Here are my current Giveaway Contests

ALMOST PARADISE through July 29th

Upcoming Agent Spotlights and Query Critique Giveaways

Danielle Burby Agent Spotlight Interview on 9/25/17
Molly O'Neal Agent Spotlight Interview on 10/23/17
Quressa Robinson Agent Spotlight Interview on 10/30/17


Happy Monday Everyone! Hope you are having a fantastic summer. FYI if I do not get to your visit your blog today, I apologize. I'm leaving to visit my mom this morning in Florida because she needs some help. She doesn't have Internet so I am reading as many blogs as I can before I leave this morning and that will be it. Before I get to my interview today, I have my IWSG post.

Purpose: To share and encourage. Writers can express doubts and concerns without fear of appearing foolish or weak. Those who have been through the fire can offer assistance and guidance. It’s a safe haven for insecure writers of all kinds!

Posting: The first Wednesday of the month is officially Insecure Writer's Support Group Day.
The co-hosts this month are Co-Hosts: Christine Rains, Dolarah @ Book Lover, Ellen @ The Cynical Sailor, Yvonne Ventresca, and LG Keltner!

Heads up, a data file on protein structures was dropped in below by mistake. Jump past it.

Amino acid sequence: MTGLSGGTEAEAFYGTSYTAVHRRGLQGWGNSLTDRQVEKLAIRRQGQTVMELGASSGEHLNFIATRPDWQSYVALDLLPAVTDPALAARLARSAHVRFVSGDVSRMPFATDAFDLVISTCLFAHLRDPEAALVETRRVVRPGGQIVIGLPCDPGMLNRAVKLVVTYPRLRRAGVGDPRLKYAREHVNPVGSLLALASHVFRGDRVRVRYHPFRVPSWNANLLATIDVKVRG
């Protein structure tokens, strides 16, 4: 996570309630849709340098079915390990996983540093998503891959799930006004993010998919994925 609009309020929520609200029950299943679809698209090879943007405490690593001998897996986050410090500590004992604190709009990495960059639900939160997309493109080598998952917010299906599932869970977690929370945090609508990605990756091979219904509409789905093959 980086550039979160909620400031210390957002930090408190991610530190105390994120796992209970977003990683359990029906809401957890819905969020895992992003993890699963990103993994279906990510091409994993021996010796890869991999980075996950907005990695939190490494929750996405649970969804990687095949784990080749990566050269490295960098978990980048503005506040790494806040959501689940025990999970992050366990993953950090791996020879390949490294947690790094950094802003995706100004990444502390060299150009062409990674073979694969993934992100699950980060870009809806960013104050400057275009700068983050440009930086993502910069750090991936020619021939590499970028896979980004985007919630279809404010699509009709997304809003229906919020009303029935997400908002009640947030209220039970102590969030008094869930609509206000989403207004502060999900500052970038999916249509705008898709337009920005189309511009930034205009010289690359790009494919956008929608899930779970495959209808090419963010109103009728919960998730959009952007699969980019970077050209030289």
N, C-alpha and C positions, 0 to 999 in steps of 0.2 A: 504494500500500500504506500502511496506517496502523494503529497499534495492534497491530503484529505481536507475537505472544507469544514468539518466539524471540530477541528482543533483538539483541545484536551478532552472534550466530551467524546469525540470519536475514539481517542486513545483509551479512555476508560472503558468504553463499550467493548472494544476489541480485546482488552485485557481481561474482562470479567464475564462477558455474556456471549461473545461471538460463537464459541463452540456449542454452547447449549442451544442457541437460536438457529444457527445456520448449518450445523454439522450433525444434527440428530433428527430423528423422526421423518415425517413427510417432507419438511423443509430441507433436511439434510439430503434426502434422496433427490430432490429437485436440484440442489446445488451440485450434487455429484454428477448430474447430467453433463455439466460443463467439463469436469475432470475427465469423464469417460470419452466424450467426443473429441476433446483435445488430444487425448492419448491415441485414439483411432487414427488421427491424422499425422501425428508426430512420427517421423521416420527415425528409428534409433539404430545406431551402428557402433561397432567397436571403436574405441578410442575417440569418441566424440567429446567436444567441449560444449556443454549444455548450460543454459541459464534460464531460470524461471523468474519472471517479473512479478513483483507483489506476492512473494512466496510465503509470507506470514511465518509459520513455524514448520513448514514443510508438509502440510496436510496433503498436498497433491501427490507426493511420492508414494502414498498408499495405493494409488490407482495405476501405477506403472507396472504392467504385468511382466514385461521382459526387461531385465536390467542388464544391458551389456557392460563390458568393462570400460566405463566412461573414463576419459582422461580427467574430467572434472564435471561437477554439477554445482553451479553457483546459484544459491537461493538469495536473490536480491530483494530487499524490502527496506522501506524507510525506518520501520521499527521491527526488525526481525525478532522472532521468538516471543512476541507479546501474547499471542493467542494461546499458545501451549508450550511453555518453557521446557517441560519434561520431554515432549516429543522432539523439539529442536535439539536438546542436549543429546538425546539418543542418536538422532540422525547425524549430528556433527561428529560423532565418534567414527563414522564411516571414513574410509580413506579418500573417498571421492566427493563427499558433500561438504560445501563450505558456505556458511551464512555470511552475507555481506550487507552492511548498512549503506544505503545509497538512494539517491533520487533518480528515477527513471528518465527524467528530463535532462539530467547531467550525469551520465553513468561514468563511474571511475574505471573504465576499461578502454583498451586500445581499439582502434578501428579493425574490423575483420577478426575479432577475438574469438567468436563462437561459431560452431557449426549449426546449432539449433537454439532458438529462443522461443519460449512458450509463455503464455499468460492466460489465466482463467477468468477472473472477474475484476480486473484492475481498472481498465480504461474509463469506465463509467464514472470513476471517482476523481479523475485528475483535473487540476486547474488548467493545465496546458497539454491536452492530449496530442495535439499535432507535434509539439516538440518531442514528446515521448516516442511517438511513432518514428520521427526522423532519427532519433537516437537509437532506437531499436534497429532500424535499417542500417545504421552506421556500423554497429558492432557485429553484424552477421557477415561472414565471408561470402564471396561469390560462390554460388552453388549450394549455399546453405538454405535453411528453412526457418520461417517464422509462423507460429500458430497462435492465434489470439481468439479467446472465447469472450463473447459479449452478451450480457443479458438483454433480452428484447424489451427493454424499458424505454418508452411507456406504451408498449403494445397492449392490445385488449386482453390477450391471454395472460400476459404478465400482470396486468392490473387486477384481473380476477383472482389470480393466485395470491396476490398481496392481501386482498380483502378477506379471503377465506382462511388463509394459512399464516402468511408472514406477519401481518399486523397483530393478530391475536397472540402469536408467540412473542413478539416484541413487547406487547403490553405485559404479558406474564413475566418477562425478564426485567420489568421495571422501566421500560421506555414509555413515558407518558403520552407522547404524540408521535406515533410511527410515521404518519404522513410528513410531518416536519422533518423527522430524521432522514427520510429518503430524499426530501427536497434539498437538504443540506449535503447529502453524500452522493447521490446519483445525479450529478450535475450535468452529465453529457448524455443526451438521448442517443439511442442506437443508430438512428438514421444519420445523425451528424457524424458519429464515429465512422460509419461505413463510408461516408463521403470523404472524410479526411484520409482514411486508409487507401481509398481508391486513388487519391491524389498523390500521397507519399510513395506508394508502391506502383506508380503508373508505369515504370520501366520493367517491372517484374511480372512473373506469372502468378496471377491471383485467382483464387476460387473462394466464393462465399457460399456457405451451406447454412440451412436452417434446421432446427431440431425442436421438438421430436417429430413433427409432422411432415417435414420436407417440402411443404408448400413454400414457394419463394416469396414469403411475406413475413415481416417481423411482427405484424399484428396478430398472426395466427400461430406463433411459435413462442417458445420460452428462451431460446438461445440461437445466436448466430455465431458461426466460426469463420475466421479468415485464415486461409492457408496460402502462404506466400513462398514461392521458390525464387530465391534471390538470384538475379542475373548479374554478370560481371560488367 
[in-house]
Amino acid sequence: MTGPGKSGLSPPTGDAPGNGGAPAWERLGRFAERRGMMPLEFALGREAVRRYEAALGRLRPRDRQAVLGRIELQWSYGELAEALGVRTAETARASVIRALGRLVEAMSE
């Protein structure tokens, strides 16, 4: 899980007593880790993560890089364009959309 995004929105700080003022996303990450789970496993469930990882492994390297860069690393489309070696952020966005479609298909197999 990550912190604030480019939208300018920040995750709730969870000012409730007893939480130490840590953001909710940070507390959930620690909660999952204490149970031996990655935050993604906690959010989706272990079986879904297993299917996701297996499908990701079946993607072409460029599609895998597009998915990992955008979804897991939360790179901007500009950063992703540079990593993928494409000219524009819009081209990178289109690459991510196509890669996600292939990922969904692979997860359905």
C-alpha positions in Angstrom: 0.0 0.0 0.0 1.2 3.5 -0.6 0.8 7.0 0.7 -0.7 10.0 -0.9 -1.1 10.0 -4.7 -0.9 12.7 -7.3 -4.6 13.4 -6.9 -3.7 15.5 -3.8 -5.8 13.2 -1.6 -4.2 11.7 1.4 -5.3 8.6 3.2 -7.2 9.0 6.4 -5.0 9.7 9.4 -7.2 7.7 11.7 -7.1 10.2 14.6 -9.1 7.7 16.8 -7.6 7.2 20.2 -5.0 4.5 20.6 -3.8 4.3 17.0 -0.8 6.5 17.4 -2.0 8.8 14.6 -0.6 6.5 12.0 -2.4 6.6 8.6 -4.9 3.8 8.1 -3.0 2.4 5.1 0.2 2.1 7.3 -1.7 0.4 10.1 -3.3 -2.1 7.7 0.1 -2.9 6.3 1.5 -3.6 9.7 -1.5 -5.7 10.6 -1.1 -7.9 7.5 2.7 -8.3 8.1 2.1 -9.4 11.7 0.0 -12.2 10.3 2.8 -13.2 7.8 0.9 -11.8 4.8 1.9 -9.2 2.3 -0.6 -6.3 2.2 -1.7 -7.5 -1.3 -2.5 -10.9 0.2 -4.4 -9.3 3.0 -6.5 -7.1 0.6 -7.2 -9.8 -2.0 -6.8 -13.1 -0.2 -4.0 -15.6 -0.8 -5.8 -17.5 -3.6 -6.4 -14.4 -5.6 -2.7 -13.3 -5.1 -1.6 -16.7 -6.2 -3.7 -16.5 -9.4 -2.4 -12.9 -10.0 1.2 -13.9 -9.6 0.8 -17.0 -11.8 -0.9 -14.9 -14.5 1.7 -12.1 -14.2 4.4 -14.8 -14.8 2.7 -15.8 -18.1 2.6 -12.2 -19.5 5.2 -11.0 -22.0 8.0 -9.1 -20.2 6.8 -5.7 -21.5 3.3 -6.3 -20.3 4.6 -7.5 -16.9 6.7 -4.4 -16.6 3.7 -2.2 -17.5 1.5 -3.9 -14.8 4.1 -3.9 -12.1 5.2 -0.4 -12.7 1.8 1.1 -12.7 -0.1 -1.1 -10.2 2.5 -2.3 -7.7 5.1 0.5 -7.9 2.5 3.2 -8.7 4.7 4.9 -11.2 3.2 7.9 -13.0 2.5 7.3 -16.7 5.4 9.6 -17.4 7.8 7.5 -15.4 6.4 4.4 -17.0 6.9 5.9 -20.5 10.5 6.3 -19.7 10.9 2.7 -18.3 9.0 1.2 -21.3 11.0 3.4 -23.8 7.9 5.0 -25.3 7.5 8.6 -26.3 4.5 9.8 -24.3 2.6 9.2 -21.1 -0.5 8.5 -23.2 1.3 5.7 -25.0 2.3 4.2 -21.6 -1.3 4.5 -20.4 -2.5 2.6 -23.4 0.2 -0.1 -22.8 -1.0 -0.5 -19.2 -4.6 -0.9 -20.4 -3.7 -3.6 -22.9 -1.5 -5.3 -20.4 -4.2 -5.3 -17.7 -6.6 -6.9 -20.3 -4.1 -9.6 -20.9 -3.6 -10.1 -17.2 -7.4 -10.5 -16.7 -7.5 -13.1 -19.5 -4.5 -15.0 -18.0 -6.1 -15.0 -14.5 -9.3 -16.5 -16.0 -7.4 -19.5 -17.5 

Today's Question: What are your pet peeves when reading/writing/editing?

As a writer, a pet peeve is how established writers can sometimes freely break the rules that those of us who have not been published cannot break. For example, they can tell instead of show or use way more adverbs than are technically allowed. Yet, we have to be obsessed with not doing this.

As a reader, I really dislike when the pacing is too slow. If a book drags too much, I really lose interest. I used to be able to slog through to the good parts. But these last few years since my husband died and I've had a harder time getting into reading, I have to put down too slow books and move on.

What about you? What are your pet peeves?

Today I’m super excited to have debut author Katie Slivensky here to share about her MG THE COUNTDOWN CONSPIRACY about a girl selected to train for a mission to Mars. It’s gotten rave reviews for being action-packed and also weaving in tons of cool science.

Here’s a blurb from Goodreads:

Ambassador, you are go for launch in T- minus 5…4…3…2…. Get ready to blast off with this high-action, high-stakes middle grade adventure that’s perfect for fans of Chris Grabenstein and Peter Lerangis!